POWER MANAGEMENT SYSTEM AND METHOD FOR OPERATING THE SAME

The present disclosure relates to a power management system. The power management system comprises a first power supply device, a second power supply device, a power supply control device, a data processing device and a load. The power supply control device is connected to the first power supply device. The data processing device is connected to the first power supply device, the second power supply device and the power supply control device. The load is connected to the first power supply device and the second power supply device. The power supply control device is configured to, when activated, provide a first signal to the data processing device. The data processing device is configured to select the first power supply device or the second power supply device to provide power to the load according to the first signal.

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Description

This application is a continuation of U.S. patent application Ser. No. 15/585,076 filed May 2, 2017, the contents of which is incorporated herein by reference in its entirety.

BACKGROUND 1. Technical Field

The present disclosure relates to a system and a method for power management, and more particularly to a system and a method for controlling power for a wireless and a wired charger.

2. Description of the Related Art

It is desirable to integrate a wired charger (e.g., an USB charger) and a wireless charger (e.g., an induction charger) into a single electronic device to charge a battery of the electronic device. However, when a thermal sensitive resistor of the electronic device is connected to both of the wired charger and the wireless charger, a voltage across the thermal sensitive resistor may not precisely reflect temperature changes of the battery of the electronic device. Moreover, for a conventional electronic device, a central processing unit (CPU) of the convention electronic device stays in operation to monitor the remaining power level of the battery, and continues to consume electric power of the electronic device.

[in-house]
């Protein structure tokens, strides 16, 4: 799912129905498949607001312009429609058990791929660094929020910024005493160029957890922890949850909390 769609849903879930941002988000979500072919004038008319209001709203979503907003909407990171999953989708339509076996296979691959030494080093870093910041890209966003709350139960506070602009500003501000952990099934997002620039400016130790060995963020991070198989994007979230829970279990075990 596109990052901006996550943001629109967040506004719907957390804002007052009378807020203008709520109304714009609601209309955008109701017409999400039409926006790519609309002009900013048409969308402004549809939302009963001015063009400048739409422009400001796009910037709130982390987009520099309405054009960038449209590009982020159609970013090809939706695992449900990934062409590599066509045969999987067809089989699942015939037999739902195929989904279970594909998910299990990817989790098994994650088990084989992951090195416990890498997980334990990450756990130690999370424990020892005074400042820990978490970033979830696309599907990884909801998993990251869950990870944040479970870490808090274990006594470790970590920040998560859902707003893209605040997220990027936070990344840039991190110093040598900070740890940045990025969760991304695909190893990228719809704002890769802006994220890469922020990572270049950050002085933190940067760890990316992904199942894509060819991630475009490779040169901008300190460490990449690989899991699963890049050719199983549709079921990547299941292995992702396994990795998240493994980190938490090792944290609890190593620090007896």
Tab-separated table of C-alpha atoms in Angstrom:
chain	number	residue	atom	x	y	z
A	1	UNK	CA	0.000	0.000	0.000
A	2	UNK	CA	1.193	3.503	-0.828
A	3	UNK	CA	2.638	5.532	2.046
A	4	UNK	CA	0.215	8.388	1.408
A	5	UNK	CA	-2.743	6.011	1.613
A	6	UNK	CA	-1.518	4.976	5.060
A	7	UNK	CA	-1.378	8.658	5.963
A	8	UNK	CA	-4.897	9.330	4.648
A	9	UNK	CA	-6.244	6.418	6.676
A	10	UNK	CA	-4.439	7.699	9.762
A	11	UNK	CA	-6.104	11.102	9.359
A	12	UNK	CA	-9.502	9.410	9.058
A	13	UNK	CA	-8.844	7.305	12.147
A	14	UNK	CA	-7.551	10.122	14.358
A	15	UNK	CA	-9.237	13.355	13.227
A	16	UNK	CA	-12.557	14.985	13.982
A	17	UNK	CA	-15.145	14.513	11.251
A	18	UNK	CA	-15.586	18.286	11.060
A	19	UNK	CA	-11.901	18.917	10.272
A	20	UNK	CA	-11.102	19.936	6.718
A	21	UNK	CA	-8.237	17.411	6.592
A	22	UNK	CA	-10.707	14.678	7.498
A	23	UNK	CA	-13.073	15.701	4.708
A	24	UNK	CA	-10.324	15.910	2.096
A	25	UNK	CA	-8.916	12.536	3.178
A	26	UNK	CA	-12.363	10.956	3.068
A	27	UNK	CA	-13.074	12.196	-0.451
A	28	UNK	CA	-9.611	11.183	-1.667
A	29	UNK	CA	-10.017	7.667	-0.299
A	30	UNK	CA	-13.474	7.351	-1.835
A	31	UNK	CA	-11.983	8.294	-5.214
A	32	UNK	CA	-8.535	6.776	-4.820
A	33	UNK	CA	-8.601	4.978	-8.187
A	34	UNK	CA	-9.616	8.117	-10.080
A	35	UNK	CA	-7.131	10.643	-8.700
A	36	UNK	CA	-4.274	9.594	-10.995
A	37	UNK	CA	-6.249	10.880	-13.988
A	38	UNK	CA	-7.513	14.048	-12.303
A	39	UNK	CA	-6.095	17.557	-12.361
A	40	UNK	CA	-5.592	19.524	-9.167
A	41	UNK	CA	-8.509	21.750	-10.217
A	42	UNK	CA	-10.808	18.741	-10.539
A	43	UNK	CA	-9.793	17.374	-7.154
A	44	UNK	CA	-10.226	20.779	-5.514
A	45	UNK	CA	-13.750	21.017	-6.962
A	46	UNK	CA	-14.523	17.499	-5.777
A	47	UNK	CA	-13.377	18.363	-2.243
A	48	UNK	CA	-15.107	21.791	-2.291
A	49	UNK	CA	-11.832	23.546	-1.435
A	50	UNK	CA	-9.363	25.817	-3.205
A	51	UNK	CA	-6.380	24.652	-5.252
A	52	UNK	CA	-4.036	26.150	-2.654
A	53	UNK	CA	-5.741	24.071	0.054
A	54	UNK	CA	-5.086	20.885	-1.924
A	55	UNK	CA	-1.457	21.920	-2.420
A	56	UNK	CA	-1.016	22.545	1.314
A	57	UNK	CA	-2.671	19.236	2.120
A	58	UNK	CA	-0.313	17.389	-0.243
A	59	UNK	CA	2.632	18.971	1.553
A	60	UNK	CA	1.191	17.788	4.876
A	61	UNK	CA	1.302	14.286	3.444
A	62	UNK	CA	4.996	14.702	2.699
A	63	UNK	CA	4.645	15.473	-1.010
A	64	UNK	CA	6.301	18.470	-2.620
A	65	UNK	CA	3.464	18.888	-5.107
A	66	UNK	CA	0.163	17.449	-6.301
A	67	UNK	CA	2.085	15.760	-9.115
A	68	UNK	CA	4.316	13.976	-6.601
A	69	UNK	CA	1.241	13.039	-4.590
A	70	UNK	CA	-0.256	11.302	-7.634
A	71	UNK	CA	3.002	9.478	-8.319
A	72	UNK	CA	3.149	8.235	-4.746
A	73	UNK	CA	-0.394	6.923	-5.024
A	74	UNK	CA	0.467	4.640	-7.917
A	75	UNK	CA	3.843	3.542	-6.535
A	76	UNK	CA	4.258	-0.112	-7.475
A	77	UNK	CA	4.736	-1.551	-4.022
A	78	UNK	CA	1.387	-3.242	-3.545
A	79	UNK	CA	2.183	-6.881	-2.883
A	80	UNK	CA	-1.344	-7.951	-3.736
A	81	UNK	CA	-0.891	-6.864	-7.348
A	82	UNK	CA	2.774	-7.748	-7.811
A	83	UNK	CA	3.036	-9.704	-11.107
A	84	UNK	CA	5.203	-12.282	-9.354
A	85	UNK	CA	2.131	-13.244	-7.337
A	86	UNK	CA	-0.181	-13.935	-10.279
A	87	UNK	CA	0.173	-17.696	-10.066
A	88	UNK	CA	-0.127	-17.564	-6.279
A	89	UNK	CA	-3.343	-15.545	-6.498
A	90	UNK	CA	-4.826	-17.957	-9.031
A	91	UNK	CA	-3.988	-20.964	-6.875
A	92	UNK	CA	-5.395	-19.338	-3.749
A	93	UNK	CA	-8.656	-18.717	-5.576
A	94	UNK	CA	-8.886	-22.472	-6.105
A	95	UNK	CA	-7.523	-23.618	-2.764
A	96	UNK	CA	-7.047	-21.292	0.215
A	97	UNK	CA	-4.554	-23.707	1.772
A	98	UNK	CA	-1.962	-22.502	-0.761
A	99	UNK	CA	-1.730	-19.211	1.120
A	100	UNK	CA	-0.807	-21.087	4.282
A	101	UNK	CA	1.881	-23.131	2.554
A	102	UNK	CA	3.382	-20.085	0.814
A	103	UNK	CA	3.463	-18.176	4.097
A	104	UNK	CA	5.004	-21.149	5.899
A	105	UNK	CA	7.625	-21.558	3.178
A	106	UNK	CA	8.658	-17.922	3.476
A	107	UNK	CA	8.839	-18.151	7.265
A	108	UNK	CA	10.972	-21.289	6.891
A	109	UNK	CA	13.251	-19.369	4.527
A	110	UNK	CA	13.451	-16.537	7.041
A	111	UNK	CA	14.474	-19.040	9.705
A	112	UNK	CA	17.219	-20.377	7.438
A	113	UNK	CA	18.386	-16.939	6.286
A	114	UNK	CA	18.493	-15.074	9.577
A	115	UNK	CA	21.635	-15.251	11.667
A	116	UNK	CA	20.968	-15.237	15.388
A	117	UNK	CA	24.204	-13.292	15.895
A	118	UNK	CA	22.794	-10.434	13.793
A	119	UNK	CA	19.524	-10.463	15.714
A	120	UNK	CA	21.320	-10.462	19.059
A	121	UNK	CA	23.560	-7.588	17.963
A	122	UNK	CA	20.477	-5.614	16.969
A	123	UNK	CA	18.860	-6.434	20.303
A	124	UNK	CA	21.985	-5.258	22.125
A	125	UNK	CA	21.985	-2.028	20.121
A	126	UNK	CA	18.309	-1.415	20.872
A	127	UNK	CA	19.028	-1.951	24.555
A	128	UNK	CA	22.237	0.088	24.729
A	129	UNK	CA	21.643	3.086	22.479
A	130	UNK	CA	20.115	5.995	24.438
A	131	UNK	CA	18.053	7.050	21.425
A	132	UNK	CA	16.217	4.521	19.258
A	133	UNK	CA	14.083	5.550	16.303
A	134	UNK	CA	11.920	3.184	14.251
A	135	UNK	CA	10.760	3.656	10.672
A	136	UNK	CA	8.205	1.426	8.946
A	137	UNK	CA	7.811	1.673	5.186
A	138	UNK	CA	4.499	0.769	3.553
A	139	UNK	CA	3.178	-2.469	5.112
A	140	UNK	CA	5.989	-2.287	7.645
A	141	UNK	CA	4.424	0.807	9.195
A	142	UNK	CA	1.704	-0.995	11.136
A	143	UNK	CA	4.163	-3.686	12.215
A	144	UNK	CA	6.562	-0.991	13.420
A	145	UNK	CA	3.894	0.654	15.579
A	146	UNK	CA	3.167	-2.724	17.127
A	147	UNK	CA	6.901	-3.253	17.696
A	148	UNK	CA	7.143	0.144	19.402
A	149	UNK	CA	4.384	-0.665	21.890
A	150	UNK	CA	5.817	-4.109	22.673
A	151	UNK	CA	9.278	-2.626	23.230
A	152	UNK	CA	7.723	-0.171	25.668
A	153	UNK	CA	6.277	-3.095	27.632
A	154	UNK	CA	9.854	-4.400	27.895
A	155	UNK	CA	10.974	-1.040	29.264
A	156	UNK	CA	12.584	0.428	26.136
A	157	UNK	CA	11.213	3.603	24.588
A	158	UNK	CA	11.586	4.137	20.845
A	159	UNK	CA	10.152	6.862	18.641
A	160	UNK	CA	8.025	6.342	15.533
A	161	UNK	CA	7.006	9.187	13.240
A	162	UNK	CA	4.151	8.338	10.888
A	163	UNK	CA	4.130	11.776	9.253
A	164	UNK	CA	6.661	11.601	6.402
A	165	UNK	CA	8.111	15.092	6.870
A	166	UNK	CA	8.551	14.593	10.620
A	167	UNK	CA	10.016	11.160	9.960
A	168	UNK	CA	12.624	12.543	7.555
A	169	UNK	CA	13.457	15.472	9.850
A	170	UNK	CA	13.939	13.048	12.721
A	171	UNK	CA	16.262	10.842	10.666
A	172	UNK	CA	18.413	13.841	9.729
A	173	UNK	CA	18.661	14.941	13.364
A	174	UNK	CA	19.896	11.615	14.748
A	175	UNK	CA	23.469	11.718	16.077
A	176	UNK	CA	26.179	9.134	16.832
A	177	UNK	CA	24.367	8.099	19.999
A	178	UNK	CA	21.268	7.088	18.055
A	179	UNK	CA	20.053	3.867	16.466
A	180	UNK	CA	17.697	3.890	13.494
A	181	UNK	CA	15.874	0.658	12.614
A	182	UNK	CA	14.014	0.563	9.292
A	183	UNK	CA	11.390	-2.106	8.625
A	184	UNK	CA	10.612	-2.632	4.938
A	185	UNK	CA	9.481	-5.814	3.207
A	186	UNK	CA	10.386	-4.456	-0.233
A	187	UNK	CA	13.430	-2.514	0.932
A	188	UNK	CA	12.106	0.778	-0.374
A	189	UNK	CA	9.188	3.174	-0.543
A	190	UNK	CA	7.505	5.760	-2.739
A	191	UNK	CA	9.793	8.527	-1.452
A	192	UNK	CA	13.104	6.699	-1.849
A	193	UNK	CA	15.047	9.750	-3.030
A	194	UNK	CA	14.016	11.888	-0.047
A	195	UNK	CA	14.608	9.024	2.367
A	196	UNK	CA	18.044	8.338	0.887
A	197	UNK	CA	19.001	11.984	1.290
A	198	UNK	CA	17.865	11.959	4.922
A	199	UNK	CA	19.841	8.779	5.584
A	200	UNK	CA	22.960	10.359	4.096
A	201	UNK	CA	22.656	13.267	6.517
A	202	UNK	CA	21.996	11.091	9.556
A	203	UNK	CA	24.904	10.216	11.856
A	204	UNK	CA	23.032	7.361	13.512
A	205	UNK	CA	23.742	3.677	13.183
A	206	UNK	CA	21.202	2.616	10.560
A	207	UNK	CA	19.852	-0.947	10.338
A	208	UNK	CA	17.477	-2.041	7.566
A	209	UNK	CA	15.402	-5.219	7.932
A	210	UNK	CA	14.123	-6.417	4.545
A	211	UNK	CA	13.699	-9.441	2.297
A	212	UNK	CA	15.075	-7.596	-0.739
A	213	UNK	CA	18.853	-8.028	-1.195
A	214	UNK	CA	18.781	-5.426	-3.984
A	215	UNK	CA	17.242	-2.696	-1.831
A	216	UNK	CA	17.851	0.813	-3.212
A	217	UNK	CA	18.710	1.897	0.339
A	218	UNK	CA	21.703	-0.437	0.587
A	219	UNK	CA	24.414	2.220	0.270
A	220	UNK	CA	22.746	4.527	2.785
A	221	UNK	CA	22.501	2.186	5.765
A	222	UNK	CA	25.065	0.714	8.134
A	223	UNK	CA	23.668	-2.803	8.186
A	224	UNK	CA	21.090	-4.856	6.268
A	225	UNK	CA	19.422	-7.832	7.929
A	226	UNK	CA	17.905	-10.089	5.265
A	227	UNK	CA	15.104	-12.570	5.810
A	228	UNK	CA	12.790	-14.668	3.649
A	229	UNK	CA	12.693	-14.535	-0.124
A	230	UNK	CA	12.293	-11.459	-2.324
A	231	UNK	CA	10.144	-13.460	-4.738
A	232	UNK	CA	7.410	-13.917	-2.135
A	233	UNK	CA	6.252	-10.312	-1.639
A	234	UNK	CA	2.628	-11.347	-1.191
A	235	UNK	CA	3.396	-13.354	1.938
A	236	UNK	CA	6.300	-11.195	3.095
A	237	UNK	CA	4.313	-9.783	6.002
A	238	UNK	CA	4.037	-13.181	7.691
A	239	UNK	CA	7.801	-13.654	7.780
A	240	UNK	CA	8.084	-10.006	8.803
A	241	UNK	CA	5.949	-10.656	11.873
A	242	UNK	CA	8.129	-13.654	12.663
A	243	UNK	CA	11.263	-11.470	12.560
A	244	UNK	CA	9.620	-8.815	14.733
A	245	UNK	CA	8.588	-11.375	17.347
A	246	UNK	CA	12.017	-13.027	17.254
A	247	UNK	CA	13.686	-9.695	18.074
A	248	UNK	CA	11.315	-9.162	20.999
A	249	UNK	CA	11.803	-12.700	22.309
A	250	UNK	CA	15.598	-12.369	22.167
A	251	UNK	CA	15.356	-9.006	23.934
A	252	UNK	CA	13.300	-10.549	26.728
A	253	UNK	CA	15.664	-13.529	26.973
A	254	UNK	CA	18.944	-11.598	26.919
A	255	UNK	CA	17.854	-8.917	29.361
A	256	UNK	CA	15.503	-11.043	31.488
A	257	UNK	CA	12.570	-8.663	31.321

SUMMARY

In accordance with some embodiments of the present disclosure, a power management system comprises a first power supply device, a second power supply device, a power supply control device, a data processing device and a load. The power supply control device is connected to the first power supply device. The data processing device is connected to the first power supply device, the second power supply device and the power supply control device. The load is connected to the first power supply device and the second power supply device. The power supply control device is configured to, when activated, provide a first signal to the data processing device. The data processing device is configured to select the first power supply device or the second power supply device to provide power to the load according to the first signal.

In accordance with some embodiments of the present disclosure, a power management system comprises a battery, multiple power supply devices, a power supply control device, a microcontroller unit (MCU) and multiple transistors (e.g., Metal-Oxide-Semiconductor Field-Effect Transistors (MOSFETs)). The battery includes thermal sensitive sensor that is configured to provide a first signal based on a temperature change of the battery. Each of multiple power supply devices is connected to the battery. The power supply control device is connected with the multiple power supply devices to provide a selection signal. The MCU is connected with the battery and the power supply control device. The MCU is configured to receive the first signal and the selection signal and to generate a control signal based on the received first signal and the selection signal. Each transistor connects the power supply devices to the MCU and is configured to enable or disable the corresponding power supply device to provide power to the battery according to the control signal.

BRIEF DESCRIPTION OF THE DRAWINGS

Aspects of the present disclosure are best understood from the following detailed description when read with the accompanying drawings. It is noted that various features may not be drawn to scale, and the dimensions of the various features may be arbitrarily increased or reduced for clarity of discussion.

FIG. 1A illustrates a block diagram of a power management system in accordance with some embodiments of the present disclosure.

FIG. 1B illustrates a block diagram of a power supply circuit in accordance with some embodiments of the present disclosure.